Though you’ll find some specifics, like when babies sit up , “normal development” refers to these skills: Gross motor skills: using large groups of muscles, balancing, and changing position (sitting, standing, walking, etc.) Fine motor skills: using hands for smaller, more refined movements (playing, eating, etc.) Language skills: communicating via body language and understanding what others are saying Cognitive skills: more refined thinking skills, like reasoning and remembering Social skills: expressing feelings and responding to the feelings of others one in six children will have a developmental delay, but that doesn’t mean your baby will face long-term issues. Missing a few monthly milestones is not cause for panic. There are many factors that influence when infant milestones happen. In most cases, your baby just needs a little extra time. Babies born prematurely, for example, are more likely to hit each milestone counting from their due date, not their day of birth. Talk to your pediatrician if you have any concerns. 7 Month Baby Milestones In month 7, baby’s eyesight is improving, allowing for more coordination.  Transfering objects from one hand to another While your baby has explored objects by touch and mouth for months now, around month 7, baby will start transferring objects from from one hand to another, displaying spatial awareness. Improving vision Babies eye control and eye-body coordination becomes more refined. Improved depth perception allows babies to reach for toys and other objects. What’s more, babies’ color vision should be fairly strong by this age! 8 Month Baby Milestones In month 8, baby is on the move and better able to communicate with you.  Learning object permanence Their brains continue to amaze as they start to understand object permanence. This is the psychological phenomenon that helps folks understand that when something disappears from view, it doesn’t mean that it’s gone forever. (In other words, when mommy leaves the room, she will come back.) It may seem like small potatoes to grown adults, but think of the amazing intellectual leaps this takes for infants! Crawling The developmental milestone of crawling may not happen all at once or in a linear fashion—and some babies will only crawl for a short period of time. Others babies won’t crawl the way you’d expect to, crawling sideways or scooting their bottom along the floor. Crawling is very important—it not only strengthens baby’s muscles, but it also improves baby’s brain function. It’s tempting to hold baby up and try to teach them to walk—it’s such an exciting time—but a little bit of patience can really help baby. Experts saycrawling improves hand-eye coordination, plus improves comprehension, concentration, and memory.  Saying first words Your baby will be communicating now more than ever by the end of these months. She will be repeating sounds like “bababa” or, very adorably, “mamama.” (Though fair warning, mamas: Baby is likely to say Dada first.) Additionally, words start to carry meaning at this stage. You’ll find she understands simple words like, “no.” What’s more, she’ll begin to use her fingers to point, further associating movement with communication and comprehension. 9 Month Baby Milestones In month 9, baby’s brain is working hard—he/she is starting to use objects for their intended purpose.  Standing Babies should be able to stand holding on to your hands. You may even witness your baby pulling himself up. Improved dexterity Those jerky arm movements have long since disappeared. Babies are now able to wield objects more efficiently. Their improved dexterity might mean banging or shaking toys (or anything else they can get their hands on! Careful!)  This baby milestone also indicates increased cognitive function. You may notice baby beginning to use household objects for their intended purpose. For example, they may mimic drinking out of a cup (or actually do so!). This will also become apparent with pretend play, which should be just about starting. Look forward to baby pretending to talk on the phone and engaging in other imaginative play. 10 Month Baby Milestones In month 10, the fun really begins—baby understands and engages in simple games.  Cruising Baby may be walking while holding onto you or furniture. Playing interactive games By this point, babies can understand simple games (think peekaboo), find hidden objects, or take things in and out of a container. Encourage all of these behaviors! They will help develop those all important fine motor skills and every bit of playtime is also learning time. 11 Month Baby Milestones In month 11, you’ll notice baby’s flourishing personality and his/her desire to explore.  Starting to explore Baby will take all of those newfound gross motor skills like sitting, crawling, and cruising to start checking everything out. No cabinet or shelf is safe, my friends! Take steps to baby proof and make extra sure cleaning supplies, toiletries, and medicine cabinets are well off limits for baby. Better yet, work on getting any toxic junk out of your house! (See how to make natural cleaners for your home.) Developing their distinct personality Babies start to understand emotions better, reading and reacting to your emotional state. This level of communication and interaction deepens as they are able to use their bourgeoning vocabulary to state what they want and need. 12 Month Baby Milestones In month 12, baby’s brain has more than doubled in size! He/she is walking and talking.  Beginning to walk Here’s another developmental milestone you’ve been waiting for! Around 12 months, babies may begin to walk! They may still need a bit of help or support, but the pitter patter of those precious little feet are on the horizon. Improving language skills Watch out! At this stage, children should start repeating the words you say. They should already have a small vocabulary, and they will be practicing simple gestures like waving bye or shaking their head yes and no. Baby Milestones Chart Month   Milestones Month 1: Baby is getting acquainted with the outside world.     • Reacting to sights and sounds • Displaying reflexes Month 2: Baby’s development centers around his relationship with you and other caregivers.    • Paying attention to faces and recognizing people • Cooing • Smiling • Supporting their own head Month 3: Baby’s working on her coordination.    • Connecting sound, sight, and movement • Grasping objects Month 4: Baby’s cognitive, social, and motor skills start to develop at a rapid pace.     • Copying sounds, movements, and facial expressions • Rolling over • Babbling • Laughing Month 5: Baby’s becoming more expressive and preparing for crawling, pulling himself up, and walking.    • Smiling at the mirror • Expressing new emotions • Refining basic movements Month 6: Baby’s narrowing in on his communication and motor skills.    • Responding to their own name • Moving… a lot • Sitting Month 7: Baby’s eyesight is improving, allowing for more coordination.    • Transfering objects from one hand to another • Improving vision Month 8: Baby is on the move and better able to communicate with you.     • Learning object permanence • Crawling • Saying first words Month 9: Baby’s brain is working hard—he/she is starting to use objects for their intended purpose.     • Standing • Improved dexterity Month 10: The fun really begins—baby understands and engages in simple games.    • Cruising • Playing interactive games Month 11: You’ll notice baby’s flourishing personality and his/her desire to explore.     • Starting to explore • Developing their distinct personality Month 12: Baby’s brain has more than doubled in size! He/she is walking and talking.     • Beginning to walk • Improving language skills What to Do If Your Baby Isn’t Meeting Milestones All of baby’s firsts are important, but missing a few monthly milestones is usually not cause for panic. Your baby’s doctor will be watching for baby’s developmental milestones during each well child visit. If there’s any concern, the pediatrician may recommend a developmental assessment test to determine if any treatment or intervention is needed. If your doctor gives the all clear, but you still have concerns, get a second opinion. Remember: You know your child’s movements and patterns best. Even if it is just a nagging feeling, never be afraid to talk to your healthcare provider about any concerns. content source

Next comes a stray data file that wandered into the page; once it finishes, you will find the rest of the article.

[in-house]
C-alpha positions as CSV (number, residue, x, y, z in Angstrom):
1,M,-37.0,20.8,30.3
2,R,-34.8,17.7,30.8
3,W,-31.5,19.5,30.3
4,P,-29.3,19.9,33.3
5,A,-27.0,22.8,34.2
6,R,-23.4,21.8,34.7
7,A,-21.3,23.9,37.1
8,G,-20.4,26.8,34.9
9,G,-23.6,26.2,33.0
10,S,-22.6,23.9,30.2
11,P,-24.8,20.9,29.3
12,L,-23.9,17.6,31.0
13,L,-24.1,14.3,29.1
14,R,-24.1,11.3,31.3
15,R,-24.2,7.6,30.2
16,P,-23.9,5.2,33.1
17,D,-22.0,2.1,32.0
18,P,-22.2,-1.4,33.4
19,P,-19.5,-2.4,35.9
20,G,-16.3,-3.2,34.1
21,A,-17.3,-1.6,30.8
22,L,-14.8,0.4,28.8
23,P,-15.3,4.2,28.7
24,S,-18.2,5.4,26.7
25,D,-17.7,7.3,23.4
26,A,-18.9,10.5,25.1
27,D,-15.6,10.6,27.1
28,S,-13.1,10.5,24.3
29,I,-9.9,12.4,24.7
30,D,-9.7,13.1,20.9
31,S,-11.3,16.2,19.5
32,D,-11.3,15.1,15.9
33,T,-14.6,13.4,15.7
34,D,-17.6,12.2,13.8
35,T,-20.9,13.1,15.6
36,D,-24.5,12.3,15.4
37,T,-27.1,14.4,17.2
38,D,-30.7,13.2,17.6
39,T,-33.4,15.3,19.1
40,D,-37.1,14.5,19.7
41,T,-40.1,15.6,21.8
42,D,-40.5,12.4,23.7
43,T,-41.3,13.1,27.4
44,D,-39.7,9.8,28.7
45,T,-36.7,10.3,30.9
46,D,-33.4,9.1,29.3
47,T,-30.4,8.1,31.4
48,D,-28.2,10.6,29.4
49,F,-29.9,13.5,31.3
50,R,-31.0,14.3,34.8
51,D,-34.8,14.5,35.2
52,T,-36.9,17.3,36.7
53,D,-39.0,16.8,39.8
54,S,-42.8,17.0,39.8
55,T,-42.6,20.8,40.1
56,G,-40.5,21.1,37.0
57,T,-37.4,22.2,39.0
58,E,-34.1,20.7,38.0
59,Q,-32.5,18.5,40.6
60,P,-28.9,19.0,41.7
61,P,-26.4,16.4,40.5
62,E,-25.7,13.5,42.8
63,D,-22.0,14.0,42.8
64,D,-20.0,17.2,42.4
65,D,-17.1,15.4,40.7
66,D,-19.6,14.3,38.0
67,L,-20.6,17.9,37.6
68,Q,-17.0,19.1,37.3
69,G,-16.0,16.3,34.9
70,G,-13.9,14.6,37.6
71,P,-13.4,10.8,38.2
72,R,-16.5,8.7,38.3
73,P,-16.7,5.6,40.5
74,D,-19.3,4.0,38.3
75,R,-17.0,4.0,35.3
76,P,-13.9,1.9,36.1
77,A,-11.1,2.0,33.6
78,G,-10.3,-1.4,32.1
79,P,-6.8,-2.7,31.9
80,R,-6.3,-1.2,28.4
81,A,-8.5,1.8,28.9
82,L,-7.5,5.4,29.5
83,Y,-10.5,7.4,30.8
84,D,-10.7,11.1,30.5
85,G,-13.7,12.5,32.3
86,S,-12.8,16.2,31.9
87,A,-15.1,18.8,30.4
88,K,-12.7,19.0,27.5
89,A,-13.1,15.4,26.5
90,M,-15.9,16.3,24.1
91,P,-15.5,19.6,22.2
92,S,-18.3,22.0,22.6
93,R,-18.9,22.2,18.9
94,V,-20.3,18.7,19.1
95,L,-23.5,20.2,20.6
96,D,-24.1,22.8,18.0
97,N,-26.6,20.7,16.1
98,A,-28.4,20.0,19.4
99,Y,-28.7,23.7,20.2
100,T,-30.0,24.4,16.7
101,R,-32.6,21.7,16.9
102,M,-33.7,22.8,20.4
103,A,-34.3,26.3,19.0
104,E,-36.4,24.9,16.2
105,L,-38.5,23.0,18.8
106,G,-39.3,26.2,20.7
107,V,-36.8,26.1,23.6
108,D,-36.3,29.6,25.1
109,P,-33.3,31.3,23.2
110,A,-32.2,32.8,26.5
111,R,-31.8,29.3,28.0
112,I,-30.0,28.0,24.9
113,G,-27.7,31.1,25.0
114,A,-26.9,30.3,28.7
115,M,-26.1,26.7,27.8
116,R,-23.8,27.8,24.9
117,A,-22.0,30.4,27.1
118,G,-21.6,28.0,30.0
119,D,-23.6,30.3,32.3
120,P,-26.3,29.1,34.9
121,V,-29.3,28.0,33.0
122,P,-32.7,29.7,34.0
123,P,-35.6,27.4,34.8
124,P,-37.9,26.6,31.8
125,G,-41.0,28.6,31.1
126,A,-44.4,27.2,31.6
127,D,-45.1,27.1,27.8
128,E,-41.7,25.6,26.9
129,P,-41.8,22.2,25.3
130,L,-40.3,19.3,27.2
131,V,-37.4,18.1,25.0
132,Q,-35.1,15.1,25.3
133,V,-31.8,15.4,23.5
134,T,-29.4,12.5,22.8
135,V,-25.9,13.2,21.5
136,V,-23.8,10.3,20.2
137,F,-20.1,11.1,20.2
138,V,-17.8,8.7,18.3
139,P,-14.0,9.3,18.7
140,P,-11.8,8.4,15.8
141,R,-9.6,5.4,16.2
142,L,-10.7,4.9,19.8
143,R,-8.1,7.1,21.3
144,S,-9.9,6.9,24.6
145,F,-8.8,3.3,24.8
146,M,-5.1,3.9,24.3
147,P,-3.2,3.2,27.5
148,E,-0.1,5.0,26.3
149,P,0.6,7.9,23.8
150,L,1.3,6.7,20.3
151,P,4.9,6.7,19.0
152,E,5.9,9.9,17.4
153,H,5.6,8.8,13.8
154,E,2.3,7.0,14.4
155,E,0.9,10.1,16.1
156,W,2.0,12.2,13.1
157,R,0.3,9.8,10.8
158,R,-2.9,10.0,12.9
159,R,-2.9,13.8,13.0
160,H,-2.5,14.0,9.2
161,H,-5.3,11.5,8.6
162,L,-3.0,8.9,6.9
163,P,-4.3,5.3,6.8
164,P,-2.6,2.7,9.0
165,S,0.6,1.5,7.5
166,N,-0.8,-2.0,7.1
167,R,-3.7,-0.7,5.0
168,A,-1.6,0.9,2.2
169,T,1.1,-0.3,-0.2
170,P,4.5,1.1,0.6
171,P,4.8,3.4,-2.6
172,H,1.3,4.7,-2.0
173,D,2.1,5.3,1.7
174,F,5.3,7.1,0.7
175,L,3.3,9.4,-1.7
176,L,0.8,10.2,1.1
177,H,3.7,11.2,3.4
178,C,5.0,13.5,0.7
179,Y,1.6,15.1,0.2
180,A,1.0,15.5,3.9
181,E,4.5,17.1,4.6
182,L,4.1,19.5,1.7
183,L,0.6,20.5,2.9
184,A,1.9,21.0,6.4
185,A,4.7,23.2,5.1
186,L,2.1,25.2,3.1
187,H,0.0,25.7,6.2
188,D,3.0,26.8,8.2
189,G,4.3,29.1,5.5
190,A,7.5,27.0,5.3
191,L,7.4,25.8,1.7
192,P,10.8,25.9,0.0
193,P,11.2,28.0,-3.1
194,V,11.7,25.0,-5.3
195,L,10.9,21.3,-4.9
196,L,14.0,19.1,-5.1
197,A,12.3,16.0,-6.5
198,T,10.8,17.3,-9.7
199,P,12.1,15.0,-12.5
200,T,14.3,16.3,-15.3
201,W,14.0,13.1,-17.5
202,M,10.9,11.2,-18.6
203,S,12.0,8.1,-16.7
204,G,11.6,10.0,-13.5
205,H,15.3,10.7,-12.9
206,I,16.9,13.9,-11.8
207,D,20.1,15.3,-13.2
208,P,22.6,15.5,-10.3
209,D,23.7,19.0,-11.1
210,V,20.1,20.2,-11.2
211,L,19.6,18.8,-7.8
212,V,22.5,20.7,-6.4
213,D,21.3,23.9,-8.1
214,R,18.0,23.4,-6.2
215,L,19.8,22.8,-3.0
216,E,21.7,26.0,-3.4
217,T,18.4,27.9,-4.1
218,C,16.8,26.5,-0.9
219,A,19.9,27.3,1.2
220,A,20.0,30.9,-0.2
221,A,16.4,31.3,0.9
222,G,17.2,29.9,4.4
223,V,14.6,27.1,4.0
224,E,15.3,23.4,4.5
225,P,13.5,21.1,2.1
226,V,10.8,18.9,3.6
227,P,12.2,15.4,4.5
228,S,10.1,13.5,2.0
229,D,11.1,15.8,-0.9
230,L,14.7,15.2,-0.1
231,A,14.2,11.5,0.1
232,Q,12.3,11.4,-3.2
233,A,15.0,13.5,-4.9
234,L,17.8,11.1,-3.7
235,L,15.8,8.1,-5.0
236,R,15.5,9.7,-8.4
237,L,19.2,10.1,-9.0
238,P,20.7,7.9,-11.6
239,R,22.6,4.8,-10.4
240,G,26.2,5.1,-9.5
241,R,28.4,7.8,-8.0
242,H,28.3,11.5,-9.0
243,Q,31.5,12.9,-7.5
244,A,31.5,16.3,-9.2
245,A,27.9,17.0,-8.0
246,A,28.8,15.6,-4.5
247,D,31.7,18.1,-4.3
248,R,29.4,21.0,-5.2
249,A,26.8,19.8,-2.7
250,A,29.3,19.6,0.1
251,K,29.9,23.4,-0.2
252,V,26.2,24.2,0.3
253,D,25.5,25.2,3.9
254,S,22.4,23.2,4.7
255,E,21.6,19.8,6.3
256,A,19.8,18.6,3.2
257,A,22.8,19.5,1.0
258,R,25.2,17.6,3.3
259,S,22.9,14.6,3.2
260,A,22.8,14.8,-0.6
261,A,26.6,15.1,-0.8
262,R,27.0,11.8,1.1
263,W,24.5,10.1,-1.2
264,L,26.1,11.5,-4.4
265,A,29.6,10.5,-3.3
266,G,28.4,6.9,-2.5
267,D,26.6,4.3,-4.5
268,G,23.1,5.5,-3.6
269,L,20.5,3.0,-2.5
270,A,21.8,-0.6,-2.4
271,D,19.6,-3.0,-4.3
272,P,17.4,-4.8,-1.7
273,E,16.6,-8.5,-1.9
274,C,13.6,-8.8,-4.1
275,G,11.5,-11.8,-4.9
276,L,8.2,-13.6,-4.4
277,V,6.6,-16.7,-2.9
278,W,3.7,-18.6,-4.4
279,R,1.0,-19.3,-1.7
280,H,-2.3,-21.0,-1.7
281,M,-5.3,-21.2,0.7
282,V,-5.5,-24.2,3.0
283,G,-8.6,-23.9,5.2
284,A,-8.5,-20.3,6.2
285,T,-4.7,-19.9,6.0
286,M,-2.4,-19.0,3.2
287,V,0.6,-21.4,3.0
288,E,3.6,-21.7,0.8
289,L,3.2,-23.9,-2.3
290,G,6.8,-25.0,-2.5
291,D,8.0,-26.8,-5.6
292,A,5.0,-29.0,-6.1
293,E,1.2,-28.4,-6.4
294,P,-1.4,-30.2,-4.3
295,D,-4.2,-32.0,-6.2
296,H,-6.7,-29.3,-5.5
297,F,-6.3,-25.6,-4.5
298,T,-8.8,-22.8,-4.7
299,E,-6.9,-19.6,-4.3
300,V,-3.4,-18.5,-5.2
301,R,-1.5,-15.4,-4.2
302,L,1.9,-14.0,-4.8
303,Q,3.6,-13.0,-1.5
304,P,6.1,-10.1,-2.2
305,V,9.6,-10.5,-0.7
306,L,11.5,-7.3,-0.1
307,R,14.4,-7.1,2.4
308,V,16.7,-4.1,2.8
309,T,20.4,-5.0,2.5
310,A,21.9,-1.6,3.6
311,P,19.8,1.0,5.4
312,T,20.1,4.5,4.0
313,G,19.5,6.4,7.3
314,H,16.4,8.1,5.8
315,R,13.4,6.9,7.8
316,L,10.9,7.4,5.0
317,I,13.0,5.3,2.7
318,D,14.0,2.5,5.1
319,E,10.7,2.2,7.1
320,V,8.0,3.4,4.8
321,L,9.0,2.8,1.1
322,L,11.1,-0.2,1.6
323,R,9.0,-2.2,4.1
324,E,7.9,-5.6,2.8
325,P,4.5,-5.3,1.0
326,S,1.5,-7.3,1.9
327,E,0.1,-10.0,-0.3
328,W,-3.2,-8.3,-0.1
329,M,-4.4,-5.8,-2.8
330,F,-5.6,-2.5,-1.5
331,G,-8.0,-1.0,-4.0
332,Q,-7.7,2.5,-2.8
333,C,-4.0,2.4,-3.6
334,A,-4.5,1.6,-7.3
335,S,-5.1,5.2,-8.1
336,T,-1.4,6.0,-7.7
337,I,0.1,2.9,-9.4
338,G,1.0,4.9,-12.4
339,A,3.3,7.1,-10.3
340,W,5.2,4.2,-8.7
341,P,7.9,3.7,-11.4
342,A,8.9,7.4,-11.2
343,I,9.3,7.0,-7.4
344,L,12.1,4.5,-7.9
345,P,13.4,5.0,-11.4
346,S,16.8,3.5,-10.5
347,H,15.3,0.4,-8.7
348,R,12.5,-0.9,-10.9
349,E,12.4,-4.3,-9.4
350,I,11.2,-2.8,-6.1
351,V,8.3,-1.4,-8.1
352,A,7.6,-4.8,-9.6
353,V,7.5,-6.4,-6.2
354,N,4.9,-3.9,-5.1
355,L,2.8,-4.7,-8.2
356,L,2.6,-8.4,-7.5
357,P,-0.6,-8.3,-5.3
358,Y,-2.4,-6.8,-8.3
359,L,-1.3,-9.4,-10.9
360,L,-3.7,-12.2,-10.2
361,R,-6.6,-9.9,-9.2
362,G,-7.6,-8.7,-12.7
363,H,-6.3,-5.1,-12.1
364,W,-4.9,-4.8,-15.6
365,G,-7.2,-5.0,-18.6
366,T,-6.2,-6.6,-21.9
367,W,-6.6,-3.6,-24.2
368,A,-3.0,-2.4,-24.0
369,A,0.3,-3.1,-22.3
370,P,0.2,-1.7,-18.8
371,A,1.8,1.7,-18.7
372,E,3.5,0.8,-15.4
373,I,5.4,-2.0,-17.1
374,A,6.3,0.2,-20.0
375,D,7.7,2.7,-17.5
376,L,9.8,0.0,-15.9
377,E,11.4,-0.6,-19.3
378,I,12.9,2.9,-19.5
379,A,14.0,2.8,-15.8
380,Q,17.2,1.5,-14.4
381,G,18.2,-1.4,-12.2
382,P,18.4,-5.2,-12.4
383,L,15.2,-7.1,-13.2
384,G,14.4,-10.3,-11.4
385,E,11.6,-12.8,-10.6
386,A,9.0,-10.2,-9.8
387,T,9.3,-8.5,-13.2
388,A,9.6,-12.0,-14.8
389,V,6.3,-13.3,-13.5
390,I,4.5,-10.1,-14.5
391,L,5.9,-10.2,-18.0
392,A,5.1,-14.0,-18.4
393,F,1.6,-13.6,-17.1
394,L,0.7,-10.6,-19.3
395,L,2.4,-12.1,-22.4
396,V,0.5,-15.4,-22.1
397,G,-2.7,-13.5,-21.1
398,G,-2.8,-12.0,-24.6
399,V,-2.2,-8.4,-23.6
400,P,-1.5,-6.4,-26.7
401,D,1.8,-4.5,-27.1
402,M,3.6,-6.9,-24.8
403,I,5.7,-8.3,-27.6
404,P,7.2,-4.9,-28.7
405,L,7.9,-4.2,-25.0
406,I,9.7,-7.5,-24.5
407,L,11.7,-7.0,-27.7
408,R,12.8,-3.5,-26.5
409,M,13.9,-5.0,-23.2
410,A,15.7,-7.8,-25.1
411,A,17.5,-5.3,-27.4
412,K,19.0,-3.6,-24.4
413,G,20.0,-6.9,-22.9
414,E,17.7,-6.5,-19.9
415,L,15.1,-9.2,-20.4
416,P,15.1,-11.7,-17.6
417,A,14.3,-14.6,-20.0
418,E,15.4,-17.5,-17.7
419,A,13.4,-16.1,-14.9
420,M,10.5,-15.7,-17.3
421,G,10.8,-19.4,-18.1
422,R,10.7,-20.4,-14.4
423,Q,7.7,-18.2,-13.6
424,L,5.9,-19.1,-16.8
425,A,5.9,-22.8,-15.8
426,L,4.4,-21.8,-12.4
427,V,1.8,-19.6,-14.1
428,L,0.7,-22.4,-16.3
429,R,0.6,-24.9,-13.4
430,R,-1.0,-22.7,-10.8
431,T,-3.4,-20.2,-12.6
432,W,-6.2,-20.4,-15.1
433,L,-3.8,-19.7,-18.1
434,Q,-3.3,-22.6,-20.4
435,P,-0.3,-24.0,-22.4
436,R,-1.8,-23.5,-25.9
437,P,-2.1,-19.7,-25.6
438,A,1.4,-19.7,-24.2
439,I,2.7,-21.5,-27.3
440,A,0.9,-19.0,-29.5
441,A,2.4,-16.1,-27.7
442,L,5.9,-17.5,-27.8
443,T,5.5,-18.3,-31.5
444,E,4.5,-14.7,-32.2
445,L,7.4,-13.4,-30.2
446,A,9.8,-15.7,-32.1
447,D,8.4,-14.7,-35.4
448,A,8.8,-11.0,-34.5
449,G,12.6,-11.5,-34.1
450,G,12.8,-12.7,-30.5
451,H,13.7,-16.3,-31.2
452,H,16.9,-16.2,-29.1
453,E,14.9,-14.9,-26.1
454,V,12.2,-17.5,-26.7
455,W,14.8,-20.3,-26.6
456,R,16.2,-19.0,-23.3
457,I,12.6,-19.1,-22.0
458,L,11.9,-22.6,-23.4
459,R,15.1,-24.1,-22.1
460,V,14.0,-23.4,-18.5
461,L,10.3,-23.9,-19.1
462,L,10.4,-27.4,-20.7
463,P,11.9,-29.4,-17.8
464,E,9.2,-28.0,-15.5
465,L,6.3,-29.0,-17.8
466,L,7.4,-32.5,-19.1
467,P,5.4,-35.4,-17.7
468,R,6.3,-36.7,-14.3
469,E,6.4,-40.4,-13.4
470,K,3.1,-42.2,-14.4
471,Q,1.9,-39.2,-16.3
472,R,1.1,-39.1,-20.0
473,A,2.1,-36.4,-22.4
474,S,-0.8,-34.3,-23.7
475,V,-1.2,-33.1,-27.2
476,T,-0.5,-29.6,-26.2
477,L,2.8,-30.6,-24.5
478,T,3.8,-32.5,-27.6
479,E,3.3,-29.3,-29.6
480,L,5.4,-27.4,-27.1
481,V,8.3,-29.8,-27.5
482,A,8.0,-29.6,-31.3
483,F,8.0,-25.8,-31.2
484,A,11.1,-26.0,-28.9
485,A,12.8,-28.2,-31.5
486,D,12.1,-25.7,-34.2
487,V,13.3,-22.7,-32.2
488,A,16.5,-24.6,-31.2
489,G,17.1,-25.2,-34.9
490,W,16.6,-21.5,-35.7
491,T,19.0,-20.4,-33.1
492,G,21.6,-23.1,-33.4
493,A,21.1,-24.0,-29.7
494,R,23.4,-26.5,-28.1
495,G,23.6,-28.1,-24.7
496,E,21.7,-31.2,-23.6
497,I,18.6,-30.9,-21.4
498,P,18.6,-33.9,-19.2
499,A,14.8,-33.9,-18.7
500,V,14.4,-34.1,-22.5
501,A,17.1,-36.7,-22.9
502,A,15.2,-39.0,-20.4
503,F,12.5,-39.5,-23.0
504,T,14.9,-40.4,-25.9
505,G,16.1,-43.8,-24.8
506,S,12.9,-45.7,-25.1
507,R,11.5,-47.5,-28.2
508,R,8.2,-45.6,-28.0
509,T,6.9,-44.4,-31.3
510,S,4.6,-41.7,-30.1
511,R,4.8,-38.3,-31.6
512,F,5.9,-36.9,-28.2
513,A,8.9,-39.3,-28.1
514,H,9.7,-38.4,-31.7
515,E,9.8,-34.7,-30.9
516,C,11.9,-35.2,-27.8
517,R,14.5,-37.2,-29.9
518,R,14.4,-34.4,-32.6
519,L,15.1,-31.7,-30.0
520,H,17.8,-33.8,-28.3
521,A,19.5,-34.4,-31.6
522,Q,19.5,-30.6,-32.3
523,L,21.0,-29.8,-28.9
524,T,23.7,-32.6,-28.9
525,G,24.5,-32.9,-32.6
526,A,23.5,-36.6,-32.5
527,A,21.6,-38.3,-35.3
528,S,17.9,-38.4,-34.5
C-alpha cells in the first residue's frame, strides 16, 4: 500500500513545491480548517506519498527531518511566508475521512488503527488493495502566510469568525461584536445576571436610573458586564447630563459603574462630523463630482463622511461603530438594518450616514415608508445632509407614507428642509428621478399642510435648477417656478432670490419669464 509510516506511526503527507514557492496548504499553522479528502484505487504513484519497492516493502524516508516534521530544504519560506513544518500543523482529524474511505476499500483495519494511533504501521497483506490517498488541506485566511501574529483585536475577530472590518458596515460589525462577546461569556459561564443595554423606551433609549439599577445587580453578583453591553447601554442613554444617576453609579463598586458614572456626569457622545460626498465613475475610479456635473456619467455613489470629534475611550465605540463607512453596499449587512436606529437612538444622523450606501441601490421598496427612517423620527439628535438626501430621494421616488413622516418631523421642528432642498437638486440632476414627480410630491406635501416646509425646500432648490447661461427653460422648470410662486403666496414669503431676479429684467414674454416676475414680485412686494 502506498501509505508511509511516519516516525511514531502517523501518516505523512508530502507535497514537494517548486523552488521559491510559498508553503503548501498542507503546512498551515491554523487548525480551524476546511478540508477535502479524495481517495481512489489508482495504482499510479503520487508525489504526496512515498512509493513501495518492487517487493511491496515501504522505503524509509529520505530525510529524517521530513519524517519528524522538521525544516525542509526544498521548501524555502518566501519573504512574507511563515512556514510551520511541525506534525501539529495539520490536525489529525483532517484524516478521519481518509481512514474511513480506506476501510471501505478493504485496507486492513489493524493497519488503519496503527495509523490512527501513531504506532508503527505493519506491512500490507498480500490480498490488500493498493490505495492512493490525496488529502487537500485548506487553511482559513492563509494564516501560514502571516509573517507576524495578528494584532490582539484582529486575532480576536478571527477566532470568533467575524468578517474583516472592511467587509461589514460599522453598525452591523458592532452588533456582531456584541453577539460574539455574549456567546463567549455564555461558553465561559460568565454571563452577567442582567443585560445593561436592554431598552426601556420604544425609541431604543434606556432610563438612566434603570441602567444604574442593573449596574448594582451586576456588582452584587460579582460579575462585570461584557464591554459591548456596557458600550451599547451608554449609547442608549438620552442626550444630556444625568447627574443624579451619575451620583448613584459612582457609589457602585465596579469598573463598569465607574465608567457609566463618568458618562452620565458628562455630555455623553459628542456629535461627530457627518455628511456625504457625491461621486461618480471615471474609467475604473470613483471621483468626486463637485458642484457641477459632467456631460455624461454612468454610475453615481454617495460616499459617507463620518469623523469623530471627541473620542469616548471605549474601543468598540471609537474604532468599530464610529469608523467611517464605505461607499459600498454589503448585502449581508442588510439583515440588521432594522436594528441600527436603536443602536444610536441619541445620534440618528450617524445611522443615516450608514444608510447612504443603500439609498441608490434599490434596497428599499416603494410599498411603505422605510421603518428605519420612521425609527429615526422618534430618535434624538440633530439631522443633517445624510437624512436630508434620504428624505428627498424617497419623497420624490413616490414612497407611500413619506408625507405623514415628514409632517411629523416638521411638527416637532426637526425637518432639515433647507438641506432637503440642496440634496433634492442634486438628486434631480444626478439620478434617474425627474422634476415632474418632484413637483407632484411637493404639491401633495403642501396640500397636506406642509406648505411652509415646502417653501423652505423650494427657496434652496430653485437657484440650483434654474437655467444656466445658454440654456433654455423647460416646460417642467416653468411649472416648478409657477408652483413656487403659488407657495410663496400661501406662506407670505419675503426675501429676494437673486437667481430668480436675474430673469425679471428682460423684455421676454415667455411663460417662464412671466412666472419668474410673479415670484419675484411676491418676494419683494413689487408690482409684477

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2-month-old, first week: Growth, care and more